Thursday, 24 December 2009

Who killed Cock Robin?

One December 25 morning, several years ago, I looked out of my window and saw a chirpy little robin with a bright red breast sitting on the low wall of a garden over the road. How perfect!, I thought.

Then, as I watched, a large tabby cat crept out from the cover of a nearby bush, pounced - and little Cock Robin was no more.

I guess it only shows that life is no greeting card and cats have no sentimentality over Christmas.

Who Killed Cock Robin is a traditional nursery rhyme that was first published around 1744 - it is a murder story, though at first glance hardly a murder mystery as the first verse gives away the killer's identity - not a cat, but a sparrow:

"Who killed Cock Robin?
I, said the Sparrow,
with my bow and arrow,
I killed Cock Robin."

Nevertheless, mystery surrounds who the Sparrow, the Robin and all the other birds and creatures in the rhyme represent.

There is evidence that the poem might date back far further than a few hundred years. Owl would have rhymed with shovel much better in Middle English, for example. A version of the story is found in Germany and some folklorists think that the rhyme might be about the mythological murder of the Norse god Balder, who was shot with an arrow made of mistletoe.

Others have suggested it might be about the ritual pagan sacrifice of a king while a theory based less on mythology is that it was written about William Rufus, who died of an arrow wound in the New Forest in 1100. Others have said Cock Robin might be Robin Hood.

According to superstition, it is extremely unlucky to kill a robin. If you do, your hands will shake forever after. If you steal a robin's eggs, then something of your own will then be stolen. The Encyclopaedia of Superstitions - A History of Superstitionby M Radford says that if a robin taps at the window of a person who is ill, they will soon die.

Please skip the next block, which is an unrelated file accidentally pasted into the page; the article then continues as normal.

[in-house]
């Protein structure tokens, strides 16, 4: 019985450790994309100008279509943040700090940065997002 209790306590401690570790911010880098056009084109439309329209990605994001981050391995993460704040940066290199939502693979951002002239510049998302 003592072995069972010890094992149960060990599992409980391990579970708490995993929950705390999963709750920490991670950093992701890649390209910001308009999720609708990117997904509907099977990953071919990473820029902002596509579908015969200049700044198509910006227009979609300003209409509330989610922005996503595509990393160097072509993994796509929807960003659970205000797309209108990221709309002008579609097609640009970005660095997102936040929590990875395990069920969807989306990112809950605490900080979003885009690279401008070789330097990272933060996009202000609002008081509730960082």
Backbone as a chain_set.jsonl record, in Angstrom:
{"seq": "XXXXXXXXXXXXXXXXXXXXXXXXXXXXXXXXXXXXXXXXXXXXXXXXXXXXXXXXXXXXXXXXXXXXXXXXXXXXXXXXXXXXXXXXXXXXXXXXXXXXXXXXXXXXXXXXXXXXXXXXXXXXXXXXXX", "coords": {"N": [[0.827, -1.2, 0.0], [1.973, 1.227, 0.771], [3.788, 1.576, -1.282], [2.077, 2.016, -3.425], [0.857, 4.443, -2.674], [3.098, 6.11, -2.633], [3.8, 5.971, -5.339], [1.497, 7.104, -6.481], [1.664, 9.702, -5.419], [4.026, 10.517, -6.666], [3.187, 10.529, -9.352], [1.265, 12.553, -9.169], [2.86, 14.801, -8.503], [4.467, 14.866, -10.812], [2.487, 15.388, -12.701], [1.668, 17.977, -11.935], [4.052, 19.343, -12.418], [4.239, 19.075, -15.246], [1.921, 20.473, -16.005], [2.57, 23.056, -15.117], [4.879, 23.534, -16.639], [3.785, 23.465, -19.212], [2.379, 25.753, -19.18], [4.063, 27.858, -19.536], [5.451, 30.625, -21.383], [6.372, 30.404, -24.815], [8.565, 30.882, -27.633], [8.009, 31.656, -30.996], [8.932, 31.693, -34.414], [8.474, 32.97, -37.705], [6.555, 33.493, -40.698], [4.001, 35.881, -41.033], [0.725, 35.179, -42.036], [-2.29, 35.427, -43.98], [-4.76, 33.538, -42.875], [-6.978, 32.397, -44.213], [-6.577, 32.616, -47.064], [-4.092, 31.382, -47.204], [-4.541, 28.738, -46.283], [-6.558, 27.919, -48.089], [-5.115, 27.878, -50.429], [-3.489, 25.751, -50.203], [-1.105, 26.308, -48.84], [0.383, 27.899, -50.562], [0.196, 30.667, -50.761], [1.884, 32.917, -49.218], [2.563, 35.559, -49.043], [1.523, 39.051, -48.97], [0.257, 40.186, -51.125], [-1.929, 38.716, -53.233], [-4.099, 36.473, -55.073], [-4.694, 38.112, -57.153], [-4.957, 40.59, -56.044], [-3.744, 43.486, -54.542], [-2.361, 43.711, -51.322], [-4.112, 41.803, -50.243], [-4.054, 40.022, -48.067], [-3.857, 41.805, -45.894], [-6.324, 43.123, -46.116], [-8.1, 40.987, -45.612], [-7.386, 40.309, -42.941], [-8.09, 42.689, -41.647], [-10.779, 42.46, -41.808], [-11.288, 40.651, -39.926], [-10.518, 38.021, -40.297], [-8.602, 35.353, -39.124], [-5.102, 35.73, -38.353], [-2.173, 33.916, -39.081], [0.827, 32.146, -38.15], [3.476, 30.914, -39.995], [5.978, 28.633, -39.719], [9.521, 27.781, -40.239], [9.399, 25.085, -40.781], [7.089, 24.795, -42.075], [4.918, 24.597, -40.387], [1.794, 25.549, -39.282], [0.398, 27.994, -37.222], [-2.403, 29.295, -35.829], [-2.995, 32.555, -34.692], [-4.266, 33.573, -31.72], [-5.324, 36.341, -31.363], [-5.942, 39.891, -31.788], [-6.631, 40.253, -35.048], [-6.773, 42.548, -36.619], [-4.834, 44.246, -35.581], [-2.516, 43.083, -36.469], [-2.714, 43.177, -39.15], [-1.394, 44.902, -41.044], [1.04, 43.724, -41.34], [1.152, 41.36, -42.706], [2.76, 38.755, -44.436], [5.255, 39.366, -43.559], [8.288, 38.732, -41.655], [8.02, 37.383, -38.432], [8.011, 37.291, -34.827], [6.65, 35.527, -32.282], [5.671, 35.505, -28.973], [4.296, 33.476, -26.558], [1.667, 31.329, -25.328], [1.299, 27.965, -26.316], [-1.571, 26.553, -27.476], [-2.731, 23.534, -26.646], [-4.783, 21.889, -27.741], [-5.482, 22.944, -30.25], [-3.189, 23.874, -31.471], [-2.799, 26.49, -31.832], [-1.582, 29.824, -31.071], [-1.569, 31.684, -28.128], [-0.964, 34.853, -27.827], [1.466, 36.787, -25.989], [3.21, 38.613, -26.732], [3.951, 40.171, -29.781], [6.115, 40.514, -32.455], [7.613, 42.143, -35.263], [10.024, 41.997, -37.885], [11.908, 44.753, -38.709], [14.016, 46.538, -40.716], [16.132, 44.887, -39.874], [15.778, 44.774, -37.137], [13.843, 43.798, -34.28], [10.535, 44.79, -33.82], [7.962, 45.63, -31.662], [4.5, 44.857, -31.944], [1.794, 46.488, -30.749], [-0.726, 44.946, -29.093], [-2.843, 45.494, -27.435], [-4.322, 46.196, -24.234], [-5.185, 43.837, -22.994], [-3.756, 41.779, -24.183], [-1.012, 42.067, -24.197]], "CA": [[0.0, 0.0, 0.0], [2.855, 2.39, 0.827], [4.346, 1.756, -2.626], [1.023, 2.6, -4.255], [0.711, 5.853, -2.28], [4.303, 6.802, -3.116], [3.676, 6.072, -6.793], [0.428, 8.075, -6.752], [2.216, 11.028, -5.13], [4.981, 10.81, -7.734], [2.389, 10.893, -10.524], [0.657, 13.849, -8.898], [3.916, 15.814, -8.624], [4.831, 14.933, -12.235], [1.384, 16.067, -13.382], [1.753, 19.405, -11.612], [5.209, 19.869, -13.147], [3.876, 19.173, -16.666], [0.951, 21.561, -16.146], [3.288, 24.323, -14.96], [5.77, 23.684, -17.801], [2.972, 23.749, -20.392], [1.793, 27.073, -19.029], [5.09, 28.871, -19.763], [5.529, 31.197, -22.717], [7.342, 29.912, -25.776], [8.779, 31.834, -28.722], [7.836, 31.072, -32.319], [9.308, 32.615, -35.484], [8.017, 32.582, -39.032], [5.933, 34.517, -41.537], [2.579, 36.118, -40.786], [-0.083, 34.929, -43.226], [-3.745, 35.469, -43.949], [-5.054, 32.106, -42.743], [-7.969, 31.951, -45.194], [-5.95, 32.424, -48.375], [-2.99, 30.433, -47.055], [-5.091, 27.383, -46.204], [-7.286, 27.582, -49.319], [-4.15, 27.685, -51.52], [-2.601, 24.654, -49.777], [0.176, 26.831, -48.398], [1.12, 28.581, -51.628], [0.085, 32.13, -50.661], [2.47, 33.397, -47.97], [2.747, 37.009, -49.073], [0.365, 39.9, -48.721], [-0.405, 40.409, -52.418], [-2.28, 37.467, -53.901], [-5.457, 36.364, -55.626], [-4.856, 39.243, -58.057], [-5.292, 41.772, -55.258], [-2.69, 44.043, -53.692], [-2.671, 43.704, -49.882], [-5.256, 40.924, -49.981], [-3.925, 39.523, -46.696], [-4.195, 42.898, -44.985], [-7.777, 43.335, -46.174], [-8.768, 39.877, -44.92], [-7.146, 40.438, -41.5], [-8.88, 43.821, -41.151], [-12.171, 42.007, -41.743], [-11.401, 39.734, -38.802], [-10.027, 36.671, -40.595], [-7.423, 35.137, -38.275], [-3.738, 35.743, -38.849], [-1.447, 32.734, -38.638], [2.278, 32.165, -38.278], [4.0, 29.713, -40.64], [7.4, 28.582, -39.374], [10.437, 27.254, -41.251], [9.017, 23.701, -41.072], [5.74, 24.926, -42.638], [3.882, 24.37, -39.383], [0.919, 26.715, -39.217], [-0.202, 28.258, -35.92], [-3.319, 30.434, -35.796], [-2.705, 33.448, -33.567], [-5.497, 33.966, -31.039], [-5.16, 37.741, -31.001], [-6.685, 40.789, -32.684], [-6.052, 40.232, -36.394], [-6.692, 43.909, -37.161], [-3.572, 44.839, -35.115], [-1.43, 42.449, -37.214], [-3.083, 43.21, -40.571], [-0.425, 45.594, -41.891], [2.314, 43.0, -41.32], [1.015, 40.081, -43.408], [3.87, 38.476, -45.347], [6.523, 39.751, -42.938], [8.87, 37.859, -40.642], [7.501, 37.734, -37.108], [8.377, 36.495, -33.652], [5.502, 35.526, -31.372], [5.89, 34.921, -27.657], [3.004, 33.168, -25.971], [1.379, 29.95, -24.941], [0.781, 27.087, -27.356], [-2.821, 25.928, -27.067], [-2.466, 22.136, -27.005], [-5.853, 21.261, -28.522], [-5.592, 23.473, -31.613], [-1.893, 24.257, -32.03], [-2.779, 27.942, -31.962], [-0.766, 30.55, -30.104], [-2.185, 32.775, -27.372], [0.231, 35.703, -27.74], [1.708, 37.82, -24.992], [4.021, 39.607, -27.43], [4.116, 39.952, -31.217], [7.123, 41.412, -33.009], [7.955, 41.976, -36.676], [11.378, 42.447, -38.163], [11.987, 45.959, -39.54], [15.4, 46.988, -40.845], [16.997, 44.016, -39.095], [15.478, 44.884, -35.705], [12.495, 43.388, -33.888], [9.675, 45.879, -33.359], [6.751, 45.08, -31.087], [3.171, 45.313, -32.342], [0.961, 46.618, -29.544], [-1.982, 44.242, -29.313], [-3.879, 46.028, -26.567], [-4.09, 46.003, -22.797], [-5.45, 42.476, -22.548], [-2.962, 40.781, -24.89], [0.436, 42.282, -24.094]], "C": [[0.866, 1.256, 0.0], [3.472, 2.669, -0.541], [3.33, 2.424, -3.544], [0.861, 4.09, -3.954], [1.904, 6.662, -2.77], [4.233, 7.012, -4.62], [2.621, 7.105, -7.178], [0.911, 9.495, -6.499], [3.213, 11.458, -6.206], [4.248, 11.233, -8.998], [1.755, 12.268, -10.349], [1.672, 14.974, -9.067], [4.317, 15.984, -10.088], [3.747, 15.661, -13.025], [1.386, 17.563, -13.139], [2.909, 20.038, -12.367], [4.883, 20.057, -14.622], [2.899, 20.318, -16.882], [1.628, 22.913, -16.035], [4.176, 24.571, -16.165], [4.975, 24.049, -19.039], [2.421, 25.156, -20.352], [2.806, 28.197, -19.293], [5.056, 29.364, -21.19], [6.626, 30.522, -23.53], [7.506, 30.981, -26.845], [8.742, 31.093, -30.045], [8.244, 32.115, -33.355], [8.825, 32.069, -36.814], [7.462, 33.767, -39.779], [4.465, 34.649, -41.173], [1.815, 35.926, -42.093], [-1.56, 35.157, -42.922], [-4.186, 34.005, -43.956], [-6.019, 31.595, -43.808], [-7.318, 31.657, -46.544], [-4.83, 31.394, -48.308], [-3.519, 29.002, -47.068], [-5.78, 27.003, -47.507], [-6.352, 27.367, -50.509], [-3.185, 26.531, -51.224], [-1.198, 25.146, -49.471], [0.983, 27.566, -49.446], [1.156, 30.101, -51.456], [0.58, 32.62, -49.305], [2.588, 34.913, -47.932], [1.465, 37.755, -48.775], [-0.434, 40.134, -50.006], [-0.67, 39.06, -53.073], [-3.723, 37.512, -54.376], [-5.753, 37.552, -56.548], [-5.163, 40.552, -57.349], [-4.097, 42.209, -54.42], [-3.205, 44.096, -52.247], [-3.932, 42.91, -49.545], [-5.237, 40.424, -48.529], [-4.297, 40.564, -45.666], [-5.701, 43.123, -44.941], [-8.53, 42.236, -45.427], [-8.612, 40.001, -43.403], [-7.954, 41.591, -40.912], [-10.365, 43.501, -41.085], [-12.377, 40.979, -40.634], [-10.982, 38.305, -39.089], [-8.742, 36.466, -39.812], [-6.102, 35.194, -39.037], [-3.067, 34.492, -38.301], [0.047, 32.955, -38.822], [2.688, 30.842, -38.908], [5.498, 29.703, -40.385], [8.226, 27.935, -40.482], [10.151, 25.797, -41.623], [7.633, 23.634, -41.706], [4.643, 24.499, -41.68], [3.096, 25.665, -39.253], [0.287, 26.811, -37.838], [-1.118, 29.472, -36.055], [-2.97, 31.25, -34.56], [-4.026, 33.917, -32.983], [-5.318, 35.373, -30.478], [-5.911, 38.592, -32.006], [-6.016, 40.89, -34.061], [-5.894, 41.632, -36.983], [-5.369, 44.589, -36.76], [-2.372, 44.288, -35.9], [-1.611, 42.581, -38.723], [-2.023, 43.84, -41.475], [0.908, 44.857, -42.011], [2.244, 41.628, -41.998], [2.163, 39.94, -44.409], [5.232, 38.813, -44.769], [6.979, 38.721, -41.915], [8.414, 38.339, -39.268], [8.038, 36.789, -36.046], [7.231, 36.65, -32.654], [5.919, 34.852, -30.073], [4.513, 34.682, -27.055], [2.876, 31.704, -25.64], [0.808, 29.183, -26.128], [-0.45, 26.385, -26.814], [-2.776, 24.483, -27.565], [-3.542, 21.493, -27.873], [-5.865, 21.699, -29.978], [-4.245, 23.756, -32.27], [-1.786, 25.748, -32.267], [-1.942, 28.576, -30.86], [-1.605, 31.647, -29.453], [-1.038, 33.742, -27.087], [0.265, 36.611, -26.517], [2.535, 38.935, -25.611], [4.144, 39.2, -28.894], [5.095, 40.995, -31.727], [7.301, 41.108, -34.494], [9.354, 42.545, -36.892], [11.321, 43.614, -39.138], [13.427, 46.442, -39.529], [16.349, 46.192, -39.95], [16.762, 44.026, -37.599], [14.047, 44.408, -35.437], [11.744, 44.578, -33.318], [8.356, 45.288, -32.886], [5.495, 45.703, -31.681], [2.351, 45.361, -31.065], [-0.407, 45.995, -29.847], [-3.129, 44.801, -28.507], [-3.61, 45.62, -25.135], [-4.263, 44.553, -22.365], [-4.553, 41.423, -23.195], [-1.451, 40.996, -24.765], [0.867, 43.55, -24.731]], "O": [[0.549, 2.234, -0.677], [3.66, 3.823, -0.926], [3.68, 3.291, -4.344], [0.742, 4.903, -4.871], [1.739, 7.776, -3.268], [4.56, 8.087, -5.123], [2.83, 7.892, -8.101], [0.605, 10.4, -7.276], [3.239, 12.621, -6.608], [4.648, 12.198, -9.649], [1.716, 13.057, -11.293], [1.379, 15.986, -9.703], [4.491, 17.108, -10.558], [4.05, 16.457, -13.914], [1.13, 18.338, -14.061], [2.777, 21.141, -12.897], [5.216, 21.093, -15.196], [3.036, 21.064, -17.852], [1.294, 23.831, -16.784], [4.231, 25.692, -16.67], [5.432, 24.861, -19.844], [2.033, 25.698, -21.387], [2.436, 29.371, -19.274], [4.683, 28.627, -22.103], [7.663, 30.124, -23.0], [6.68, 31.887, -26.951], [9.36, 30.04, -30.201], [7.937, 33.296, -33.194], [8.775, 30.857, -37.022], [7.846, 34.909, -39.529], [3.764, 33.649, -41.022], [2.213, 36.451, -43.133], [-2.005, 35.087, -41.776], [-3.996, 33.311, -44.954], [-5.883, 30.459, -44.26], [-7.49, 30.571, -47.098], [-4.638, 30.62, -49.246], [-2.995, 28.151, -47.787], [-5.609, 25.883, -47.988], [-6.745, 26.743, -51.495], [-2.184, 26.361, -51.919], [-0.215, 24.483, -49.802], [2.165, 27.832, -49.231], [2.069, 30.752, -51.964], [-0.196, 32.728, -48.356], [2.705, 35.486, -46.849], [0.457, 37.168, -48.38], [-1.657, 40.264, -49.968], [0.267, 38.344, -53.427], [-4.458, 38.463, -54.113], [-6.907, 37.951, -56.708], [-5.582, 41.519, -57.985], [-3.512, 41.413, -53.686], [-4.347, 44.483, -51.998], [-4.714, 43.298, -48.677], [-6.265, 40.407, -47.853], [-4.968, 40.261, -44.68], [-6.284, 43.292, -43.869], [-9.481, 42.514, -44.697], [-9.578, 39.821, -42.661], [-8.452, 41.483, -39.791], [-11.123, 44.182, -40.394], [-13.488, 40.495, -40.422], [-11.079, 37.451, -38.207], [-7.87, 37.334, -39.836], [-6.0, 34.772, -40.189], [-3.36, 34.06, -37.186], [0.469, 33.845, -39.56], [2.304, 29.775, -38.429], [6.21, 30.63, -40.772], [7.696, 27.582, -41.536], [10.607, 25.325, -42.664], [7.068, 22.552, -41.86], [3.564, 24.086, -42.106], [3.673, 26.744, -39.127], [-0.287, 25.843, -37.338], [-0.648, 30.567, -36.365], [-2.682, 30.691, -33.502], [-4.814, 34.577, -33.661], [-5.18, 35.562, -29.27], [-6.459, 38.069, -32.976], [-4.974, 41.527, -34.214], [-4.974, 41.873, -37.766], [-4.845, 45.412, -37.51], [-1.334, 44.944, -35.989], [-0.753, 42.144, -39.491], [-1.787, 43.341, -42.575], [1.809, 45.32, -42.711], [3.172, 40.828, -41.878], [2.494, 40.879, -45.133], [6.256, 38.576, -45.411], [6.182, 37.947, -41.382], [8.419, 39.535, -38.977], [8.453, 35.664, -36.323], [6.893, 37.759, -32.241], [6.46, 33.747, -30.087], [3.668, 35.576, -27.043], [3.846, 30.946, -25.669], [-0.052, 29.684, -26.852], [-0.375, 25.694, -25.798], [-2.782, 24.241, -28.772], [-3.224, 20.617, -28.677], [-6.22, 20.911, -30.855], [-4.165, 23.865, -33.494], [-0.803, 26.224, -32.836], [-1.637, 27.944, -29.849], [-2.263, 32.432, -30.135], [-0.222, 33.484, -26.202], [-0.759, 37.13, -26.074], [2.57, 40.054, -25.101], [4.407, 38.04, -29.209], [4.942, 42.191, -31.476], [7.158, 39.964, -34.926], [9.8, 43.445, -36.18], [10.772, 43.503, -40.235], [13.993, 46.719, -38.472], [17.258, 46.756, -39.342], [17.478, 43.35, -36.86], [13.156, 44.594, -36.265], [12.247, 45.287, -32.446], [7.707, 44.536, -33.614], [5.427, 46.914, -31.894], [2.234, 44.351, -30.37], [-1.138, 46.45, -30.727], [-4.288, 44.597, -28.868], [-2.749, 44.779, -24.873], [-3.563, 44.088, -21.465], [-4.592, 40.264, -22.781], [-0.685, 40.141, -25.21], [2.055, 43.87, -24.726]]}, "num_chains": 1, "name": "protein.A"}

However, seeing a robin is usually thought to be good luck. If you see one on New Year's Day or the first day of spring, make a wish and it will come true. If you see a robin on Valentine's Day, it means you could be in for a bit of romance with a sailor.

According to ornithomancy you should observe where the bird is sitting to predict the weather. If a robin is perched on top of a tree or building, the weather will be fine. If he is sheltered in branches, it will rain or snow.

These days, robins are a symbol of the festive season. Like many modern Christmas traditions, this is said to have started in the Victorian era. Postmen at the time wore red uniforms and were called robin redbreasts, so people associated getting Christmas cards with robins.

However, robins are such a lovely sight in midwinter - with their red breasts, puffed up feathers to keep out the cold and chirpy singing to attract a mate and declare their territory - that I would be very much surprised if our ancient ancestors didn't welcome the cheery robin on a cold and frosty morning just as much as we do.

This year, a robin has made his home in my back garden. You can see him the photo (above left). I do love seeing him there, especially over Yuletide, and I wish him more luck than his predecessor.

Links
http://en.wikipedia.org/wiki/Cock_Robin
http://ezinearticles.com/?The-Christmas-Robin&id=285743
http://www.icons.org.uk/theicons/collection/the-robin/features/robins-in-lore-and-literature
http://www.bto.org/news/news2006/nov-dec/robin_for_christmas.htm
http://en.wikipedia.org/wiki/European_Robin
http://www.badwitch.co.uk/2008/12/mistletoe-facts-and-folklore.html
http://www.badwitch.co.uk/2009/01/bird-watching-portents-and-ornithomancy.html
http://www.mystical-www.co.uk/animal/birdsr.htm#ROBIN

2 comments:

Emme Toaye said...

Thanks for the interesting words and links and your photos are great. Gotta love that macro. I have taken some really interesting photos in the dark with one little tiny colored light and a glass object. Fun stuff. Poor "cock robin", I am glad you honor your robins. Wishing you the best of the best in 2010.

badwitch said...

Emme - thanks for your lovely comment! Your pictures with a coloured light and a glass object sound fascinating.